Veilwraith Review

04 January 2021
It’s all there, in black and white

The universe has ended. After the battle to defeat the evil Overlord is lost, reality itself has shattered. The Veil between life and afterlife is in tatters, with lost souls flitting around a realm built from fragments of memory. It’s all a bit bleak, a mood reflected in this solitaire card game’s monochrome style, with every Tarot-sized card rendered in striking black and white. But don’t let that put you off. What Veilwraith lacks in cheery disposition it more than makes up for with compelling, almost addictive gameplay. 

Having mindfully built in one-player modes to all his games so far, from Gloom of Kilforth to 1565: St. Elmo’s Pay, designer Tristan Hall has here committed fully to the solo experience. Veilwraith casts you as a lonely spectral remnant of the shattered material plane. You must journey, fight and negotiate your way through a deck-based series of campaign-forming Vignettes to discover memory Keys and unlock portals back to salvation. You complete a Vignette if you manage to collect all five Keys, reveal and defeat all the Foes (basically boss monsters) and pass through the Portal. You lose if your Spirit (aka health) drops from 20 to zero, or you meet the Archfiend, an unbeatable boss shuffled into the Threat deck once it’s depleted.

Each turn, a new Threat is played, joining any others you were unable to contend with the previous turn. Similar to the Legendary Encounters co-op deckbuilders, you do not want them stacking up, because each undefeated card inflicts a Spirit cost. So you’re constantly firefighting with whatever you have in your hand. But Veilwraith isn’t a deckbuilder. If you survive a Vignette, you get to upgrade a Memory card – the means by which you contend with enemies and encounters – but it’s more a levelling-up mechanism, with your deck never expanding. 

It is in how you deal with those Threats that Veilwraith proves truly innovative. Some require you to explore, some to fight and some to influence. Each of these actions is represented by a card positioned below a “1”, “2” or “3” token. This number represents that action’s base strength for the turn, which can be boosted by Memories in your hand, or by having tilted the card in a previous turn to add a +1 power token. But when you use it at strength 2 or 3, the card shifts down to the 1 position, nudging the other two actions up the power track. 

Your strengths and weaknesses are therefore constantly in flux, creating a fantastically engaging, action-managing puzzle with each encounter. Combined with the fact that your hand is not easy to fill (you only draw one Memory per turn), Veilwraith evokes Mage Knight in the way it forces crystal-clear focus on how every single card is played, moved or manipulated.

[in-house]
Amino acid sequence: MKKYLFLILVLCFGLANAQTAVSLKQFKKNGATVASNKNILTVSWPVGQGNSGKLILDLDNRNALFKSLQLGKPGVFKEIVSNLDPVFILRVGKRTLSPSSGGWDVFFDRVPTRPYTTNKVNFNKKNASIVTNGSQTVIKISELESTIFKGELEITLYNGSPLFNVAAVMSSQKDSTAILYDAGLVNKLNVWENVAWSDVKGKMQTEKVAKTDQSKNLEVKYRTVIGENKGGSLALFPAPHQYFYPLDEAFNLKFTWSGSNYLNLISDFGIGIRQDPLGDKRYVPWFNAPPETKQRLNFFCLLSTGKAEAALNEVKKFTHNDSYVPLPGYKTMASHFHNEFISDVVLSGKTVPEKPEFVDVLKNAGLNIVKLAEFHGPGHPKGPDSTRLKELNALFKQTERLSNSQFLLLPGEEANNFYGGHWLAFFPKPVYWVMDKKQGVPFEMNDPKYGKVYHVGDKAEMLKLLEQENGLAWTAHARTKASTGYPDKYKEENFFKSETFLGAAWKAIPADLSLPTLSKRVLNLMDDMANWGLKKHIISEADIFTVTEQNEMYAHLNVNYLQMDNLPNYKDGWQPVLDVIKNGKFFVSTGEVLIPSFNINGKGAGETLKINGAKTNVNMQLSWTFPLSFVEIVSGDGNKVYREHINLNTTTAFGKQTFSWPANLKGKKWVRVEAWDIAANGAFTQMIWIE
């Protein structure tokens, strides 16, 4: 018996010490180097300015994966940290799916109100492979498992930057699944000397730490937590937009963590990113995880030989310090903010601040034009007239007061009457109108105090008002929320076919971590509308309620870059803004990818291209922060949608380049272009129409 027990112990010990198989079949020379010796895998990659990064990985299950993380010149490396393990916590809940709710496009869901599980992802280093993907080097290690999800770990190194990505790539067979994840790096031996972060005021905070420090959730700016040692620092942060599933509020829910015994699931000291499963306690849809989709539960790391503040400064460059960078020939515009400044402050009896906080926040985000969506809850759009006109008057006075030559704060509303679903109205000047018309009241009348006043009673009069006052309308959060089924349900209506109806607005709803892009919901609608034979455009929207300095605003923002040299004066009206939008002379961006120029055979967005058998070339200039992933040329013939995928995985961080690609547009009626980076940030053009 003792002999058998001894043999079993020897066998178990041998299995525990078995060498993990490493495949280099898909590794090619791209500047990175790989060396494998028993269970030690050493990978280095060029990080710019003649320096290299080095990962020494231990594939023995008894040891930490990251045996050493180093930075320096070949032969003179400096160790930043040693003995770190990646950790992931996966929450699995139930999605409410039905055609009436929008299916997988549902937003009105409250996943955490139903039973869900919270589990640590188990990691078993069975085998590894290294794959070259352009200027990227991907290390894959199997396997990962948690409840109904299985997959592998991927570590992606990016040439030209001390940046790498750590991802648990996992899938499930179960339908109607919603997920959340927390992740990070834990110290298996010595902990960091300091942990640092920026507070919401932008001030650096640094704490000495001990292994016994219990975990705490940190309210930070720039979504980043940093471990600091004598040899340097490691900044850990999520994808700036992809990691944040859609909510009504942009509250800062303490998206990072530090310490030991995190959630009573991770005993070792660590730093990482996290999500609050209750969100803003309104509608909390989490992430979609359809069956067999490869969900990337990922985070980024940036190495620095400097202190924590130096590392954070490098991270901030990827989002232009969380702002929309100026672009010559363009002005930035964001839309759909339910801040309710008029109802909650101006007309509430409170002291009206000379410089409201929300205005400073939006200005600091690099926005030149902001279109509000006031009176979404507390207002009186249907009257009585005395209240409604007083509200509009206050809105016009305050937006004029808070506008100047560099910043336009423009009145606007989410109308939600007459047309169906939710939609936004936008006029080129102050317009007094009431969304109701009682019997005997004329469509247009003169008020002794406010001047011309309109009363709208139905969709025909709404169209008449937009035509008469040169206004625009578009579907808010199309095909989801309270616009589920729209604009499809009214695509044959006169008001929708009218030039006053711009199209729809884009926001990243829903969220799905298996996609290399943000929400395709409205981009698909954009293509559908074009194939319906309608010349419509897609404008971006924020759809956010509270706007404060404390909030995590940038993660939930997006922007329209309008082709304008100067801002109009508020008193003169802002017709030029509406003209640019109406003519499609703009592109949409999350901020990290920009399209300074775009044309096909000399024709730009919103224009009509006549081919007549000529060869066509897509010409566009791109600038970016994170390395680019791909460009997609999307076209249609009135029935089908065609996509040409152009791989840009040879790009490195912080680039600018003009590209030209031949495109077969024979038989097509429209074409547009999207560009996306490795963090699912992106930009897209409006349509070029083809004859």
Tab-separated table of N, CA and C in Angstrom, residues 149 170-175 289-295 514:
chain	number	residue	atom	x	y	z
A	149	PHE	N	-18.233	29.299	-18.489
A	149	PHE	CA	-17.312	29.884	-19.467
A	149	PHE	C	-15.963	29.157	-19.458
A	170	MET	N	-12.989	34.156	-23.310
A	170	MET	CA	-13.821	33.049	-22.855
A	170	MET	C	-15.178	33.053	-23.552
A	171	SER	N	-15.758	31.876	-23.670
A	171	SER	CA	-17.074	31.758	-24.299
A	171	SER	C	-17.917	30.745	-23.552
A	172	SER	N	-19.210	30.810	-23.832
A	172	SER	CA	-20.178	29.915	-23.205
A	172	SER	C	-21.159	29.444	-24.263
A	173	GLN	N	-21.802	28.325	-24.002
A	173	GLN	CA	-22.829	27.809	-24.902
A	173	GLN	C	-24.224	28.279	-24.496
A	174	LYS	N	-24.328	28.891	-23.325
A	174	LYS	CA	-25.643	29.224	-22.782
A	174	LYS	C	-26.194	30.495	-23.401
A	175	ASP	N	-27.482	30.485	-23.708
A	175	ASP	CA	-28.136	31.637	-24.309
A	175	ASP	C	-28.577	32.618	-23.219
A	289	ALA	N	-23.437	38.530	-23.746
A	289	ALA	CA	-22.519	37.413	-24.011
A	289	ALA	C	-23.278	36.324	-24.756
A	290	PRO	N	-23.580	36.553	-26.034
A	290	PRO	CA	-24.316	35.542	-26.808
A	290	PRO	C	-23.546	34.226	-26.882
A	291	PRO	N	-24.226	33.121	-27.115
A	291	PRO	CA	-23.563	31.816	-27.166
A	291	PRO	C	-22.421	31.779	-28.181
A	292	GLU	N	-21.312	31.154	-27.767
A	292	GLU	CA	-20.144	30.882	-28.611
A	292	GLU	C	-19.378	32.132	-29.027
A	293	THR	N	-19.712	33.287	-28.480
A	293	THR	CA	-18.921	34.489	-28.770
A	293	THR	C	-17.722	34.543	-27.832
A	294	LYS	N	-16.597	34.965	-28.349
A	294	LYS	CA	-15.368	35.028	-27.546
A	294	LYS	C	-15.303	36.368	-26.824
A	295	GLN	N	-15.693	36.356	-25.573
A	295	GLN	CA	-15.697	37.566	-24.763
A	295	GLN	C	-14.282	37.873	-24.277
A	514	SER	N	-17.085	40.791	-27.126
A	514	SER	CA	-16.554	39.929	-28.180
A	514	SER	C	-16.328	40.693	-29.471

Be warned: it is not easy, and even the introductory Vignette will take a few attempts to complete. But this is one of those games that challenges without punishing, and evokes a greater sense of reward for your successes than frustration with your failures. Not that you’ll mind resetting and restarting, as Hall has ensured a quick, snappy setup time that will further encourage you to play again and again, ever keen to crack his brilliant and atmospheric puzzle. 



A masterfully calibrated solitaire card game – which can also, by the way, be played as a group co-op if everyone has their own copy. 


Content continues after advertisements

Similarly gloomy, similarly deadly, and requires you to survive a similarly challenging world of undeath. 

Time: 20 minutes

Players: 1

Age: 14+

Price: £35

Designer: Tristan Hall

Publisher: Hall or Nothing Productions

What's in the Box?

  • 3 Action cards
  • 5 Vignette cards
  • 5 Key cards
  • 12 Foe cards
  • 40 Threat cards
  • 20 Basic Memory cards
  • 34 Memory Upgrade cards
  • 1 Portal card
  • 1 Archfiend card
  • 5 Silver Ribbon tokens
  • 1 Spirit Dial
  • 20 Power tokens
  • 3 Action Power tokens

This review originally appeared in Issue 50 of Tabletop Gaming. Pick up the latest issue of the UK's fastest-growing gaming magazine in print or digital here or subscribe to make sure you never miss another issue.

Sometimes we may include links to online retailers, from which we might receive a commission if you make a purchase. Affiliate links do not influence editorial coverage and will only be used when covering relevant products


No comments